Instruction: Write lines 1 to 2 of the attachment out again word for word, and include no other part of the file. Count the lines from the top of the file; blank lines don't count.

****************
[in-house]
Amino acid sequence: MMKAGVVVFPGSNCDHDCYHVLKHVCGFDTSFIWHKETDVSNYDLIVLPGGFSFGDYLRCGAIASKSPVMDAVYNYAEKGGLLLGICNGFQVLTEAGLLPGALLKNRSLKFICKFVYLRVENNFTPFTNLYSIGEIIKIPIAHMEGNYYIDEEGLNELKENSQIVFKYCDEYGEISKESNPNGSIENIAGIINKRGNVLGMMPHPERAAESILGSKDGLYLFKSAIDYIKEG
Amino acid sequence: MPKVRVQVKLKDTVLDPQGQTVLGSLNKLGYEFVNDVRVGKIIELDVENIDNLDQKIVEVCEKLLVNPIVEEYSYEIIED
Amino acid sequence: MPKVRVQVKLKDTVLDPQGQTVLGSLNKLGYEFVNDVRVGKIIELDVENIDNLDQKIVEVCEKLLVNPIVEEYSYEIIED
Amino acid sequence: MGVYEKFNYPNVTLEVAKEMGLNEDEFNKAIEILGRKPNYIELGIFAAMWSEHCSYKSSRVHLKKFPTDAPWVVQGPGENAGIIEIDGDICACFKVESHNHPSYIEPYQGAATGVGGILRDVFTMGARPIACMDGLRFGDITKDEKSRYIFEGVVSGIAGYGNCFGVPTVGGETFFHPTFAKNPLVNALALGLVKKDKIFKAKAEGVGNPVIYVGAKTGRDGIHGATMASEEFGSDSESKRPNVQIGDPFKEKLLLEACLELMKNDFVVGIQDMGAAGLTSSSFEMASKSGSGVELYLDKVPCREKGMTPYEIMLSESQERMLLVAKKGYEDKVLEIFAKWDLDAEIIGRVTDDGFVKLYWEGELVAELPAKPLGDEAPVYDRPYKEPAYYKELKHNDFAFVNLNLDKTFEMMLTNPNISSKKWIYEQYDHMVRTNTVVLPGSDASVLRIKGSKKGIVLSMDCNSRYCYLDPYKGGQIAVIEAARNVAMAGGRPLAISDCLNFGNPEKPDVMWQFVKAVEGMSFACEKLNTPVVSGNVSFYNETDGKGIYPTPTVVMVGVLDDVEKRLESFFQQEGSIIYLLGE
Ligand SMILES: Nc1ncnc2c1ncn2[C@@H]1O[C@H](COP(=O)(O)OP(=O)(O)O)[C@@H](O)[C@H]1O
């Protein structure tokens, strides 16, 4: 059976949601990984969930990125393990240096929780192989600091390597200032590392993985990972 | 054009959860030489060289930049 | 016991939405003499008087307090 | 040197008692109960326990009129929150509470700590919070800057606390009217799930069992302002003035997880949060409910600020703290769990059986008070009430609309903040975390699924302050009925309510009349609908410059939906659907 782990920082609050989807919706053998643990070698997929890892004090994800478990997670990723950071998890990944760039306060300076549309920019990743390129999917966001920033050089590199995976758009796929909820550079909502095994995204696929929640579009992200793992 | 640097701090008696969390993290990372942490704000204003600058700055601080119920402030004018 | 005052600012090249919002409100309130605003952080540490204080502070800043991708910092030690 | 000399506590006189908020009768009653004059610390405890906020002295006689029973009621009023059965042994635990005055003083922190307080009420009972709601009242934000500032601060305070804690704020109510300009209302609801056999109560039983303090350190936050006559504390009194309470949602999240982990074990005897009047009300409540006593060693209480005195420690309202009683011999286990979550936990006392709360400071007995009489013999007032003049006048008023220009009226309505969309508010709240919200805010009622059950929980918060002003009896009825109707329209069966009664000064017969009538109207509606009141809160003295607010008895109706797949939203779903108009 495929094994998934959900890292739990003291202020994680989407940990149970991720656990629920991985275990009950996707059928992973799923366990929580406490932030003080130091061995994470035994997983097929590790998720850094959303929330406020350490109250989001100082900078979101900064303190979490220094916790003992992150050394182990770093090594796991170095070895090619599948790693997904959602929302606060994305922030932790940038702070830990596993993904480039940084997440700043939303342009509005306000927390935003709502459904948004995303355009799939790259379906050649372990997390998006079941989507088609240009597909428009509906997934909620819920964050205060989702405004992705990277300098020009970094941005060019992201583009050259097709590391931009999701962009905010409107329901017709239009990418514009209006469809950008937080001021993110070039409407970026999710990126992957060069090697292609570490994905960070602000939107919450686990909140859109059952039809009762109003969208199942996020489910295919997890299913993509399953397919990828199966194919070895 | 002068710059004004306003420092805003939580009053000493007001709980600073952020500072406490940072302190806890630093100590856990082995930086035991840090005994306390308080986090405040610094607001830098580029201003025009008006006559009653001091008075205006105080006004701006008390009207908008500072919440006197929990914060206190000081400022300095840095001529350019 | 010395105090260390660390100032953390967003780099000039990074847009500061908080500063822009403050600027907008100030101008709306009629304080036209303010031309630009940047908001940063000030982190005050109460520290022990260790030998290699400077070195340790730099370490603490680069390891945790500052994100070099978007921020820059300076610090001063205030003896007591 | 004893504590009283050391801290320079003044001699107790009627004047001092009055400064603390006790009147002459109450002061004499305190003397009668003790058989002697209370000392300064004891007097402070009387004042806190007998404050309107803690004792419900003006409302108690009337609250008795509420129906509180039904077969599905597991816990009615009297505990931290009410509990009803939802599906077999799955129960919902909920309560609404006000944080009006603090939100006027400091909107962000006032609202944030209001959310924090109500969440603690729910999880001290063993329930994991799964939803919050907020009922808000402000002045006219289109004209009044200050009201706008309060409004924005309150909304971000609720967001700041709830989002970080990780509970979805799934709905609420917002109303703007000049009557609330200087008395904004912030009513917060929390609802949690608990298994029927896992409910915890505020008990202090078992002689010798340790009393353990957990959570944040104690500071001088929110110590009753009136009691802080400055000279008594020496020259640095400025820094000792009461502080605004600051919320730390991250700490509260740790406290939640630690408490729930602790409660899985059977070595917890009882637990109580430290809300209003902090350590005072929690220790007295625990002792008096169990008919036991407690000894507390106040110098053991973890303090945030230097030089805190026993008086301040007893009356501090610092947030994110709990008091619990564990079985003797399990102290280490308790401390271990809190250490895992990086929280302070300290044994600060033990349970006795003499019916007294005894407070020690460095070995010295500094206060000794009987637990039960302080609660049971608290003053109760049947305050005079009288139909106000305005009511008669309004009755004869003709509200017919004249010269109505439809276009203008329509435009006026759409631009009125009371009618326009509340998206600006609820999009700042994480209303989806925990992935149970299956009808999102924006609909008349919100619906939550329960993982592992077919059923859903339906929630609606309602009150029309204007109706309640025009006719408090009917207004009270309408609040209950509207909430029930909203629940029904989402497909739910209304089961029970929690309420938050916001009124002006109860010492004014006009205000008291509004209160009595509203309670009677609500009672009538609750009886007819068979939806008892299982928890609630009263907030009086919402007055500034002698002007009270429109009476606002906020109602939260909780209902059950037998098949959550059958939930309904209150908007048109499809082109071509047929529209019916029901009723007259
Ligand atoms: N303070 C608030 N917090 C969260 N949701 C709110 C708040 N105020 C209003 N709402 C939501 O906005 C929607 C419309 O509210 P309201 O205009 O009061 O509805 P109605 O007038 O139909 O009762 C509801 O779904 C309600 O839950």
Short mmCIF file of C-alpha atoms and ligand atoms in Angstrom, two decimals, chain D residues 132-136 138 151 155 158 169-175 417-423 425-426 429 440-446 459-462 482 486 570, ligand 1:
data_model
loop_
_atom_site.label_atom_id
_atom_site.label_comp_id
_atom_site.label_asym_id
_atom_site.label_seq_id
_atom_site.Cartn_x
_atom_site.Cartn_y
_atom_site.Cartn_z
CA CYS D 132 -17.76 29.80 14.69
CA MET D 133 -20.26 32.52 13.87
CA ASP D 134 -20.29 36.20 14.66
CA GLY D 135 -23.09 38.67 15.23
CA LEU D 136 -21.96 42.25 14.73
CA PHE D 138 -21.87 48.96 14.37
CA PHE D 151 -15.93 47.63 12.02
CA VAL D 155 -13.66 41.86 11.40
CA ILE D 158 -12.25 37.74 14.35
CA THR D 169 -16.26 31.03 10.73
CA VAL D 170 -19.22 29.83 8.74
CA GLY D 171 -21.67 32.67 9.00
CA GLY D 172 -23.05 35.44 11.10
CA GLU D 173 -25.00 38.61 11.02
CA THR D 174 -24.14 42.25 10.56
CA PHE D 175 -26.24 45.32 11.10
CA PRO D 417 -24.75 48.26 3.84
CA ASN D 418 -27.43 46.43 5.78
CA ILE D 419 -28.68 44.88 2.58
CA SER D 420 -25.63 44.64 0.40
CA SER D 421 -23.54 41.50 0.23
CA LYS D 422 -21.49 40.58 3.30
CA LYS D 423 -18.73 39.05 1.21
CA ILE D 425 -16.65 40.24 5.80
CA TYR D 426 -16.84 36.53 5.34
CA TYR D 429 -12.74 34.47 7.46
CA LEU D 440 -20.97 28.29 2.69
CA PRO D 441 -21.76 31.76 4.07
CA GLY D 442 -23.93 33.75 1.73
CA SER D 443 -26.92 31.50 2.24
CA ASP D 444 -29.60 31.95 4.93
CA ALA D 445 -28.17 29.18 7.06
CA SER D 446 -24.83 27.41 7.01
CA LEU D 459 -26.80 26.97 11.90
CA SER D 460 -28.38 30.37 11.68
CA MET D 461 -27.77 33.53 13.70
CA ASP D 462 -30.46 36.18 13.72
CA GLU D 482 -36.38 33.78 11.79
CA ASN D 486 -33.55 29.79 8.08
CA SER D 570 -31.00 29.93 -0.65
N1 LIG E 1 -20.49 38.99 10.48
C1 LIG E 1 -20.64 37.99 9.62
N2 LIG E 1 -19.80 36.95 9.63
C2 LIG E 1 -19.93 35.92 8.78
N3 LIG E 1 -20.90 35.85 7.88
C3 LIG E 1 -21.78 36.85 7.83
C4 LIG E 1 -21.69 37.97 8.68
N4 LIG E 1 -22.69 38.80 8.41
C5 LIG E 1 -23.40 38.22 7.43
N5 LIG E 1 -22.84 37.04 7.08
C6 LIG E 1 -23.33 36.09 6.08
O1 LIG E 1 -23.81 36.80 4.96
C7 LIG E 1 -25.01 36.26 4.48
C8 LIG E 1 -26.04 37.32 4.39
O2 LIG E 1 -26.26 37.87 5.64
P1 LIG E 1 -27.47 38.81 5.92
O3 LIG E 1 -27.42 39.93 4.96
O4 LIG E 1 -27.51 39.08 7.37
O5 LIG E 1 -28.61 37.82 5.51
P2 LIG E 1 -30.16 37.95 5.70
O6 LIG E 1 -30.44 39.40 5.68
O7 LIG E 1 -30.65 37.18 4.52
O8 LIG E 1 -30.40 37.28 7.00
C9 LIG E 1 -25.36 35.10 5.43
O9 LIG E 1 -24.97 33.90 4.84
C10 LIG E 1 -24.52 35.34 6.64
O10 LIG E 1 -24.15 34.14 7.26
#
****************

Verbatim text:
[in-house]
Amino acid sequence: MMKAGVVVFPGSNCDHDCYHVLKHVCGFDTSFIWHKETDVSNYDLIVLPGGFSFGDYLRCGAIASKSPVMDAVYNYAEKGGLLLGICNGFQVLTEAGLLPGALLKNRSLKFICKFVYLRVENNFTPFTNLYSIGEIIKIPIAHMEGNYYIDEEGLNELKENSQIVFKYCDEYGEISKESNPNGSIENIAGIINKRGNVLGMMPHPERAAESILGSKDGLYLFKSAIDYIKEG